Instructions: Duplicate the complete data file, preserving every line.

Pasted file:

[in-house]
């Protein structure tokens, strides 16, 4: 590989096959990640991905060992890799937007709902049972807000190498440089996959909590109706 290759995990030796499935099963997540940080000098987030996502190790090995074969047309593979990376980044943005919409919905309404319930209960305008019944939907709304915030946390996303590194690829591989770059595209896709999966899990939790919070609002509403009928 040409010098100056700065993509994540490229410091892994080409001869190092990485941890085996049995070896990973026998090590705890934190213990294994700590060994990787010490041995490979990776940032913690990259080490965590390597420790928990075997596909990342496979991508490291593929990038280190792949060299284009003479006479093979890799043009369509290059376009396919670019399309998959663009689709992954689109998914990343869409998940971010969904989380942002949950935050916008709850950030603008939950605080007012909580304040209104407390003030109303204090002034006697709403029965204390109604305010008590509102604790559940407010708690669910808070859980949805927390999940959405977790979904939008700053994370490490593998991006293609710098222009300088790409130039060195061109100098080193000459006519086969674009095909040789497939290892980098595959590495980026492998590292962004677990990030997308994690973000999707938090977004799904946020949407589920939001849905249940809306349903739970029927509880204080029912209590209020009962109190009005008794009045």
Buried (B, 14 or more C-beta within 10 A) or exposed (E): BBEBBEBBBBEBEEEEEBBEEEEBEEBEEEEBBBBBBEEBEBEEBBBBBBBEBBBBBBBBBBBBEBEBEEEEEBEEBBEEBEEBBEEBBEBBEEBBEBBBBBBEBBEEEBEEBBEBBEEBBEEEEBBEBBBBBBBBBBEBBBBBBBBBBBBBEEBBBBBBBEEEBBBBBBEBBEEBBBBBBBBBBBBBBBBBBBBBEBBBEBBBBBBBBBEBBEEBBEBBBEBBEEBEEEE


[in-house]
């Protein structure tokens, strides 16, 4: 590989096959990640991905060992890799937007709902049972807000190498440089996959909590109706 290759995990030796499935099963997540940080000098987030996502190790090995074969047309593979990376980044943005919409919905309404319930209960305008019944939907709304915030946390996303590194690829591989770059595209896709999966899990939790919070609002509403009928 040409010098100056700065993509994540490229410091892994080409001869190092990485941890085996049995070896990973026998090590705890934190213990294994700590060994990787010490041995490979990776940032913690990259080490965590390597420790928990075997596909990342496979991508490291593929990038280190792949060299284009003479006479093979890799043009369509290059376009396919670019399309998959663009689709992954689109998914990343869409998940971010969904989380942002949950935050916008709850950030603008939950605080007012909580304040209104407390003030109303204090002034006697709403029965204390109604305010008590509102604790559940407010708690669910808070859980949805927390999940959405977790979904939008700053994370490490593998991006293609710098222009300088790409130039060195061109100098080193000459006519086969674009095909040789497939290892980098595959590495980026492998590292962004677990990030997308994690973000999707938090977004799904946020949407589920939001849905249940809306349903739970029927509880204080029912209590209020009962109190009005008794009045």
Buried (B, 14 or more C-beta within 10 A) or exposed (E): BBEBBEBBBBEBEEEEEBBEEEEBEEBEEEEBBBBBBEEBEBEEBBBBBBBEBBBBBBBBBBBBEBEBEEEEEBEEBBEEBEEBBEEBBEBBEEBBEBBBBBBEBBEEEBEEBBEBBEEBBEEEEBBEBBBBBBBBBBEBBBBBBBBBBBBBEEBBBBBBBEEEBBBBBBEBBEEBBBBBBBBBBBBBBBBBBBBBEBBBEBBBBBBBBBEBBEEBBEBBBEBBEEBEEEE